A TRIAL project in southern Queensland could help markedly improve sustainability and cut waste within the cotton industry.
The project, to be trialled at a farm at Goondiwindi, will look at seeing whether cotton textile waste can be broken down and used as a soil ameliorant and a means to limit carbon emissions.
Project leaders are hoping the fabric will break down in the soil, increase microbial activity, lock in carbon and provide cover to improve soil moisture.
Predictions show the potential for 2.25 tonnes of carbon dioxide equivalents (CO2 e) into the atmosphere will be mitigated through the breakdown of the two tonnes of garments used in the trial in soil, rather than going to landfill.
The trial is being run under the guidance of circular economy specialists Coreo, and is a partnership between the Queensland Government, Goondiwindi Cotton, Sheridan, Cotton Australia, Worn Up and Cotton Research and Development Corporation-supported soil scientist Oliver Knox of the University of New England.
The cotton waste, made of up cotton textiles, garments and end-of-life State Emergency Service coveralls have been processed at recycling business Worn Up in Sydney, was transported to the property of Goondiwindi farmer Sam Coulton.
The industry is hopeful that the trial could start a mutually beneficial system where material that is otherwise destined for landfill could help boost on-farm productivity.
"Returning cotton garments to the farms on which they began would completely close the loop on a cotton product, providing a win for brands, retailers and consumers looking for circular solutions, and a possible benefit to our farmers and their soils," said Brooke Summers from Cotton Australia.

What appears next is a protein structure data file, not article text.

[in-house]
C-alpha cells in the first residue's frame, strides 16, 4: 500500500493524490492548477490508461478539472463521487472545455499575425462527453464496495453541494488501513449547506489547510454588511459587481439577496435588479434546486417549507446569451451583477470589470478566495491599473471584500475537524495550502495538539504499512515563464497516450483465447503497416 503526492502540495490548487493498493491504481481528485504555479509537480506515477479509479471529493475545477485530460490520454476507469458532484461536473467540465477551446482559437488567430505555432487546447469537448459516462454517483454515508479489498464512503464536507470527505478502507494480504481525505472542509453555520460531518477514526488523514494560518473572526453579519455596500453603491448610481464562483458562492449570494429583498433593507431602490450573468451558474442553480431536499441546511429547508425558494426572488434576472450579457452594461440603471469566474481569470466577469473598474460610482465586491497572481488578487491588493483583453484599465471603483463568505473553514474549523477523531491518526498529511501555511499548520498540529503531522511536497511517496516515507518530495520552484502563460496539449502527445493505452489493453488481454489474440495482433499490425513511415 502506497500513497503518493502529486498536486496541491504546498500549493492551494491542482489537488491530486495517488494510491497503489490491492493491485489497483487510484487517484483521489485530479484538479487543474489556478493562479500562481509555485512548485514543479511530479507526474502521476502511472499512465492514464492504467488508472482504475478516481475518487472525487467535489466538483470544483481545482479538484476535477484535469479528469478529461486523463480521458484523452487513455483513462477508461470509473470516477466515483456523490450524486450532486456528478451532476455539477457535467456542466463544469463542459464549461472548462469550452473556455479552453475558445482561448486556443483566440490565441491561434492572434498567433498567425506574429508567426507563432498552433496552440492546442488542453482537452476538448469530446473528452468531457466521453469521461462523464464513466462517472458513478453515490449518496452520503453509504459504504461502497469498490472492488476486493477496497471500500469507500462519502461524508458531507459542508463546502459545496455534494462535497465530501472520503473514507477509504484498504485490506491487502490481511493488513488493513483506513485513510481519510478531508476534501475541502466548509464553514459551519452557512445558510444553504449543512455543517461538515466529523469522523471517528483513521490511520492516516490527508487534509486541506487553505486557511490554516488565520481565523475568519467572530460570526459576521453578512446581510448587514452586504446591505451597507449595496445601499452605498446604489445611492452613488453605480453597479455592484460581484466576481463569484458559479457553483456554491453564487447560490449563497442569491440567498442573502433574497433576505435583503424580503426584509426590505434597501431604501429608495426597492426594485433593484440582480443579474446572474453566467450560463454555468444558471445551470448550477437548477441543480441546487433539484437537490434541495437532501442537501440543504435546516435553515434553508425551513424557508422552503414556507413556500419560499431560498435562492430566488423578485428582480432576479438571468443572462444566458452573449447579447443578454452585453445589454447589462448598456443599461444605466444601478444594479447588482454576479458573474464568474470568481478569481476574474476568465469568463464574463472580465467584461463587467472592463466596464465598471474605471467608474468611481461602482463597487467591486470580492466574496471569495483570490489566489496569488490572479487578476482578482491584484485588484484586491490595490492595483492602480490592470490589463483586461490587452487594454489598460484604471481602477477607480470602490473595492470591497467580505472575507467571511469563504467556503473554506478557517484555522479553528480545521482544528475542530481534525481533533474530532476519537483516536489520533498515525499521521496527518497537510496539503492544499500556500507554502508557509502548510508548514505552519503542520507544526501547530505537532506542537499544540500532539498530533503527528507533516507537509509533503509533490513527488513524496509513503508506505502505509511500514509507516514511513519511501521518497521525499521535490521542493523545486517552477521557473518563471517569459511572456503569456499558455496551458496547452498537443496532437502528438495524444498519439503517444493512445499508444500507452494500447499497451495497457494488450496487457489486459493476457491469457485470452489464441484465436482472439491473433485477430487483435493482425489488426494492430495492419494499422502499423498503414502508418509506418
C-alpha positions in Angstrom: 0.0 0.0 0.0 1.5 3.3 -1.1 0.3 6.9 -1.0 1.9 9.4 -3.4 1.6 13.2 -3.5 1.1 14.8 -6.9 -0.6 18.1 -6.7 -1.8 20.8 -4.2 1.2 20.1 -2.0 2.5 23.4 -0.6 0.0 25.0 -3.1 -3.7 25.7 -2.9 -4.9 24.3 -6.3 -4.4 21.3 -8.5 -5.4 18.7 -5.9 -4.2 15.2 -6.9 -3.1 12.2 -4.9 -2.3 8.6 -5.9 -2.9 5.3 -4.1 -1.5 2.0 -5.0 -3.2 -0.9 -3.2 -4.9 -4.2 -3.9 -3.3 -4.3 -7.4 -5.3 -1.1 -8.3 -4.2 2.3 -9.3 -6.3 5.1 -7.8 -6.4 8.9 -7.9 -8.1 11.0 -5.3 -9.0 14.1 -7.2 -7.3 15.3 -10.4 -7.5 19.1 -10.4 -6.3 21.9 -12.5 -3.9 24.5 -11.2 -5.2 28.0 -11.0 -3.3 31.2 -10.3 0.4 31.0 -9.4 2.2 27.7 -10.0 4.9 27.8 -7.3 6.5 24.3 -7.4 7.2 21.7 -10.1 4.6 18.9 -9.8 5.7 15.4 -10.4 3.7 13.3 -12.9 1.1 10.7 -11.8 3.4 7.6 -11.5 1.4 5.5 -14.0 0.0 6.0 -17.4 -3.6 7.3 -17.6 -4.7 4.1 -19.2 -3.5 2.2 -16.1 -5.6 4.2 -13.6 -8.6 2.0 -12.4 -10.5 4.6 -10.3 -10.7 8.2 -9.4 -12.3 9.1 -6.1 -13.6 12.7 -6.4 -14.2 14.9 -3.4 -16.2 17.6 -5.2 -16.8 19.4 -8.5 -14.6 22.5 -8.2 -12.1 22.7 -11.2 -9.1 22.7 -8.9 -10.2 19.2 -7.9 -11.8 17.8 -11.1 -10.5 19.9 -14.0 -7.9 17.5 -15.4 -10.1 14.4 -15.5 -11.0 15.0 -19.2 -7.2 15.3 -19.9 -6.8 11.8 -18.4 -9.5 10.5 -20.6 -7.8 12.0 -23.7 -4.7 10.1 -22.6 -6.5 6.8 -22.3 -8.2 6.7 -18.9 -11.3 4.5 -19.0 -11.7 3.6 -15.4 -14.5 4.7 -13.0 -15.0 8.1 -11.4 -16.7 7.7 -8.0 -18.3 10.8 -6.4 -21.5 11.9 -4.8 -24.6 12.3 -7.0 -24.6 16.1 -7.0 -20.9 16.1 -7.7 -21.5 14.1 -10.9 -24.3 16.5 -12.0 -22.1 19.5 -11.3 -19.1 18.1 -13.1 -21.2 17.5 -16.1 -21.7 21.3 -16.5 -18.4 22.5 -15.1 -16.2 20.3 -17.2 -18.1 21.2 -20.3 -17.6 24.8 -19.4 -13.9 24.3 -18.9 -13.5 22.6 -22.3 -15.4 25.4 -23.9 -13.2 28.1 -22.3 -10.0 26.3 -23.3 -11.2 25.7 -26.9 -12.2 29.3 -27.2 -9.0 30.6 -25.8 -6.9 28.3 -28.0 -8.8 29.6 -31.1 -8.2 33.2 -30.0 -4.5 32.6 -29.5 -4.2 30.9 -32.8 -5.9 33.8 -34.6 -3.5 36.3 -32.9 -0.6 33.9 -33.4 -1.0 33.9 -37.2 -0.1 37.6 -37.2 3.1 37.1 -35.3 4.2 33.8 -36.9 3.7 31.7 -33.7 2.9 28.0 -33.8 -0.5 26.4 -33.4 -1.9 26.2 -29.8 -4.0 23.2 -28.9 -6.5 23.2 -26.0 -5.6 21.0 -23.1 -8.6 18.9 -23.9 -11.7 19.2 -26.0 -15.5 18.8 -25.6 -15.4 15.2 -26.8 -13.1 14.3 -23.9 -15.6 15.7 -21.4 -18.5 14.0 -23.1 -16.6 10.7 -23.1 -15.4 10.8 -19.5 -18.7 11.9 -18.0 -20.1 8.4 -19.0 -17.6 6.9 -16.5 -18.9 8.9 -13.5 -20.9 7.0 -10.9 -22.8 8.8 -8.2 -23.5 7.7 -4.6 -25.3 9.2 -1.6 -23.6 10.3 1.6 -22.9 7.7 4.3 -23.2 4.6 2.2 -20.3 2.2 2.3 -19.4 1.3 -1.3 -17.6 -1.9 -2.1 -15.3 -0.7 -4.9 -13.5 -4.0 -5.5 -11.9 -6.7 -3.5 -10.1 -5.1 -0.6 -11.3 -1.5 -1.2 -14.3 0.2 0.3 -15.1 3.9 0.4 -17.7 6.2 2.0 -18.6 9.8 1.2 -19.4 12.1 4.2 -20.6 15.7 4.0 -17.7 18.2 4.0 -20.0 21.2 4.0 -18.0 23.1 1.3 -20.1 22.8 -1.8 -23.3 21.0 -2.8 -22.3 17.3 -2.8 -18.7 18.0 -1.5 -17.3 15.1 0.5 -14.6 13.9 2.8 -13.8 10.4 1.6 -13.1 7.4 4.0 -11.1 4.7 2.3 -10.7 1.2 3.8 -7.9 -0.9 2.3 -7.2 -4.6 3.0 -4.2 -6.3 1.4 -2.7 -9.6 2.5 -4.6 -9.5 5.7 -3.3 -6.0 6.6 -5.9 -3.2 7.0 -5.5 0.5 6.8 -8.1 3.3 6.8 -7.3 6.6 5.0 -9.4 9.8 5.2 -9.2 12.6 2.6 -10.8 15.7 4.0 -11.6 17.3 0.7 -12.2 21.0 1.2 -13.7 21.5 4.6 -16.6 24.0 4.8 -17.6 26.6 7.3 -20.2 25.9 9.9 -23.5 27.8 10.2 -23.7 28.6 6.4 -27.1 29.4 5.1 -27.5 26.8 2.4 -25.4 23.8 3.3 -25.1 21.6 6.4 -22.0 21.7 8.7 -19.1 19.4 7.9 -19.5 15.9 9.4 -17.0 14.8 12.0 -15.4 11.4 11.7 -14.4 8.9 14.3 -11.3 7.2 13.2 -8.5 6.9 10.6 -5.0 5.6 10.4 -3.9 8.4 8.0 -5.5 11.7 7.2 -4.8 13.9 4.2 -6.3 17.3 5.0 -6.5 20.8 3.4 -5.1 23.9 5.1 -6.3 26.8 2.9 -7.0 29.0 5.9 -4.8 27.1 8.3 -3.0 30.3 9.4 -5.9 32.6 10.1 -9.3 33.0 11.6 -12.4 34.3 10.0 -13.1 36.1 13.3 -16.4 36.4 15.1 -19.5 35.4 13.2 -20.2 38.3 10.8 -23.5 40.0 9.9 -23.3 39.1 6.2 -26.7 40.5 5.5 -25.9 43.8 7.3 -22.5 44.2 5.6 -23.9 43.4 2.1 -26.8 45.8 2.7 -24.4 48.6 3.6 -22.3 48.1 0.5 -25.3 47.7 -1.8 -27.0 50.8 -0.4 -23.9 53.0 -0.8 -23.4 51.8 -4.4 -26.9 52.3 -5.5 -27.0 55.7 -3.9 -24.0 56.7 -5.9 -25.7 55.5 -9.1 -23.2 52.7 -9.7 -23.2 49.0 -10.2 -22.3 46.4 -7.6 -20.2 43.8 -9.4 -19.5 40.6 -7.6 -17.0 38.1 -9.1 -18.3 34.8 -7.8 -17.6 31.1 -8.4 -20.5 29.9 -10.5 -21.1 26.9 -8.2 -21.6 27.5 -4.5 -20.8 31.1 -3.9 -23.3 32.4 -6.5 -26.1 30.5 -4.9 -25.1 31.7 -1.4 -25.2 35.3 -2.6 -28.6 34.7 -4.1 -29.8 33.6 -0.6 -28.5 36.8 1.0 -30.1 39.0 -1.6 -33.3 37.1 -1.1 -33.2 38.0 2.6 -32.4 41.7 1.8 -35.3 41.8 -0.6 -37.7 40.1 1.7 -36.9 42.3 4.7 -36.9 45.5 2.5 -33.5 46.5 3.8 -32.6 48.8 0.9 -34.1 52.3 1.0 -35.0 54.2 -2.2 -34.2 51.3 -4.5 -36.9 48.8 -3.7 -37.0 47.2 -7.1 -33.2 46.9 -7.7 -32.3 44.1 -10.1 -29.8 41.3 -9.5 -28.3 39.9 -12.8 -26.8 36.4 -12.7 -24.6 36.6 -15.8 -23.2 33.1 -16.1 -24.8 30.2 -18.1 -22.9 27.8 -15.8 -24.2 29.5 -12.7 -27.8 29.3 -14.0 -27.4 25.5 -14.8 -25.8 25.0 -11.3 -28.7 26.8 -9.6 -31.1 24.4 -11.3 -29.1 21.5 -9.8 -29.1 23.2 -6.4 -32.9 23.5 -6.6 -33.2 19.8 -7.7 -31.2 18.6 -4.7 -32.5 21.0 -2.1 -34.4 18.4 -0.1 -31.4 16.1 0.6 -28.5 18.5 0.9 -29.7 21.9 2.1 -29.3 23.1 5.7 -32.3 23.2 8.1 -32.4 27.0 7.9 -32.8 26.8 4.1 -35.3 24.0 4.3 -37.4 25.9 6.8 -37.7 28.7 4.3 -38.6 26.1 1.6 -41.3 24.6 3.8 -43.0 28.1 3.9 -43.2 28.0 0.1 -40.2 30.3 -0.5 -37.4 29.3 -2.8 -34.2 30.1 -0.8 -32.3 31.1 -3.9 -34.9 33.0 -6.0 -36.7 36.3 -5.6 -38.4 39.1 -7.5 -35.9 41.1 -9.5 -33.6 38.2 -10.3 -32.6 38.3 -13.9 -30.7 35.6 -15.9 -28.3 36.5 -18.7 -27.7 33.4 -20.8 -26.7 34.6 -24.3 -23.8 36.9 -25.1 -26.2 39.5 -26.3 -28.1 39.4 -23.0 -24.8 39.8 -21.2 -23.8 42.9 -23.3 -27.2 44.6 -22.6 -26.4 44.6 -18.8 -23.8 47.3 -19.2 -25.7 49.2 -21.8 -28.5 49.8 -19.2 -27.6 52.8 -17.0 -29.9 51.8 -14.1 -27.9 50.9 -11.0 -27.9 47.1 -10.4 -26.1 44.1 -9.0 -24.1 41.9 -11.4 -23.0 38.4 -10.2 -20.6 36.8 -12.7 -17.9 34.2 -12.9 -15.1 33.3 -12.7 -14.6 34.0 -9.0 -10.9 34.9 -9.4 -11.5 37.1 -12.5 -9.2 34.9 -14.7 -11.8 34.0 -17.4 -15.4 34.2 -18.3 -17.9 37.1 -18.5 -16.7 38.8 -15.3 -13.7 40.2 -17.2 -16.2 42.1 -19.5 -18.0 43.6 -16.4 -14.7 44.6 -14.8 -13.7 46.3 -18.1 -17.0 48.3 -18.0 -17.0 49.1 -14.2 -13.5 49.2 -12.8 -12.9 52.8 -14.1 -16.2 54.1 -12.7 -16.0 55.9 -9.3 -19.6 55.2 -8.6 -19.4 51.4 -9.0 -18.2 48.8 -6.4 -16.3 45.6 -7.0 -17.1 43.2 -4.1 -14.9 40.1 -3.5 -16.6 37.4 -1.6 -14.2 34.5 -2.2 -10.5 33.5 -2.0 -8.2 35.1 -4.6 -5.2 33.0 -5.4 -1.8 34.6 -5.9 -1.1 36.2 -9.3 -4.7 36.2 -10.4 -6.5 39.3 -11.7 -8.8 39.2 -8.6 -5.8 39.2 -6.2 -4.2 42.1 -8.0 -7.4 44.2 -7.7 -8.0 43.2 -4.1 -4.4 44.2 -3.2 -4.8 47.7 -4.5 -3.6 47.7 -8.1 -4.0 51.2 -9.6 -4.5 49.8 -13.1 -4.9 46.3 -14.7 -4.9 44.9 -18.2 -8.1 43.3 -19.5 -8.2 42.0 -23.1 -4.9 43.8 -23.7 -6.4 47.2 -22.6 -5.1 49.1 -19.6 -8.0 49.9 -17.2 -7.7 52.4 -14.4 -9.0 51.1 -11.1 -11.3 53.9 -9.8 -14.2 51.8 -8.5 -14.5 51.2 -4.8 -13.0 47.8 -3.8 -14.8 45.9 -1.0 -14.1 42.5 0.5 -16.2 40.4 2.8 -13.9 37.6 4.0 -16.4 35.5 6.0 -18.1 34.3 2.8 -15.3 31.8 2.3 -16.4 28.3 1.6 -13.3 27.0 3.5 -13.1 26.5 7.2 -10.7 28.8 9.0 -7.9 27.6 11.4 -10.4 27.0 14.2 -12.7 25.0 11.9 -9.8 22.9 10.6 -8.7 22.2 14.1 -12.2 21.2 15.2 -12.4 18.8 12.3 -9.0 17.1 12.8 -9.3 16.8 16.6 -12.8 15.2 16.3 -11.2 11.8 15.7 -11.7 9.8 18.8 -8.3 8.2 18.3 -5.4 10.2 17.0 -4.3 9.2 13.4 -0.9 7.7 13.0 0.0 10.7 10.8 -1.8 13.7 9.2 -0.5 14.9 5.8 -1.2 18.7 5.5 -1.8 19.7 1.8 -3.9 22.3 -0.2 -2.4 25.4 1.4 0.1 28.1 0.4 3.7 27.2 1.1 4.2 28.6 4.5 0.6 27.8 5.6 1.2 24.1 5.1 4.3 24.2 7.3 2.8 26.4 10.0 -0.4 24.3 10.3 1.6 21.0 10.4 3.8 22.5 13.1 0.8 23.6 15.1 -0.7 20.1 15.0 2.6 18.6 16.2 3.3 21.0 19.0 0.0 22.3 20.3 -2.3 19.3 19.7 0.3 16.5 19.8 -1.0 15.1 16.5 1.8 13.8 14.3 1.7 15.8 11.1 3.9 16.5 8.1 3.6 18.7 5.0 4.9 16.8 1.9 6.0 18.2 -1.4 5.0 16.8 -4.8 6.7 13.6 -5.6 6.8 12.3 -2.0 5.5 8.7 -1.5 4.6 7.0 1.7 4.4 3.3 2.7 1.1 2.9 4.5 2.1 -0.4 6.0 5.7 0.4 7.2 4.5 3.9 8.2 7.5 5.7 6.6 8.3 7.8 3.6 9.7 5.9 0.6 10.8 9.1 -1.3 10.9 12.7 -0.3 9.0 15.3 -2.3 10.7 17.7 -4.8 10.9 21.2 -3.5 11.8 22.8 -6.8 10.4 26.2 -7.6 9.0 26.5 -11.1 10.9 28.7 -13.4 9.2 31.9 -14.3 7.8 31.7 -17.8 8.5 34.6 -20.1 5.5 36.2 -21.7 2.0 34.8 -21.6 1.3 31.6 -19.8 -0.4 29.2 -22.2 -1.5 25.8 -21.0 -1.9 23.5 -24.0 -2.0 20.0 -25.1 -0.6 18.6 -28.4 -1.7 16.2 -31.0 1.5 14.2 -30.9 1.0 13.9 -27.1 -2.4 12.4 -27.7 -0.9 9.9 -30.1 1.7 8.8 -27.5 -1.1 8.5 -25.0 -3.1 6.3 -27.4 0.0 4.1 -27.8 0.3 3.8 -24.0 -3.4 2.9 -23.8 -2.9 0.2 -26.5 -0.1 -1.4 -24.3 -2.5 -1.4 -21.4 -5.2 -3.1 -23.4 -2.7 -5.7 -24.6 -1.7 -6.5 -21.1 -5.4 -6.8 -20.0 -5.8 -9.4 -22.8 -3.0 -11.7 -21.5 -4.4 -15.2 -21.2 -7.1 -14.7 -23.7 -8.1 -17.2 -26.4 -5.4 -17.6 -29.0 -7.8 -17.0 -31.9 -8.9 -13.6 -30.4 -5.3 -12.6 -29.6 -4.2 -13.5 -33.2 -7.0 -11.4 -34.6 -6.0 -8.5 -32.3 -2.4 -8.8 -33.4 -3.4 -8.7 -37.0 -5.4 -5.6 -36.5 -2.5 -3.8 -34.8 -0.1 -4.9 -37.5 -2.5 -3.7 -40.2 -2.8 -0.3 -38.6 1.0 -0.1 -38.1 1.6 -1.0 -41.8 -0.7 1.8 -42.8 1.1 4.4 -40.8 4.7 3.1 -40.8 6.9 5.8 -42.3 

Dr Knox said the industry was being proactive about reducing waste.
"We need to get smarter about how we reduce and manage waste," he said.
"The potential to divert clothing from landfill, reduce greenhouse gas emissions and potentially feed our soils could help deliver more sustainable practices in multiple sectors," he said.
Textile waste is a major problem for communities and supply chains globally, with the latest Australian estimate showing approximately 85 per cent of apparel is sent to landfill at end of life.
Mr Coulton said he was excited to participate in the project.
"We grow it here and we should be able to bury it here with positive environmental and economic impact on the local community."
The trial will be completed by cotton harvest in early 2022, with initial results expected shortly after.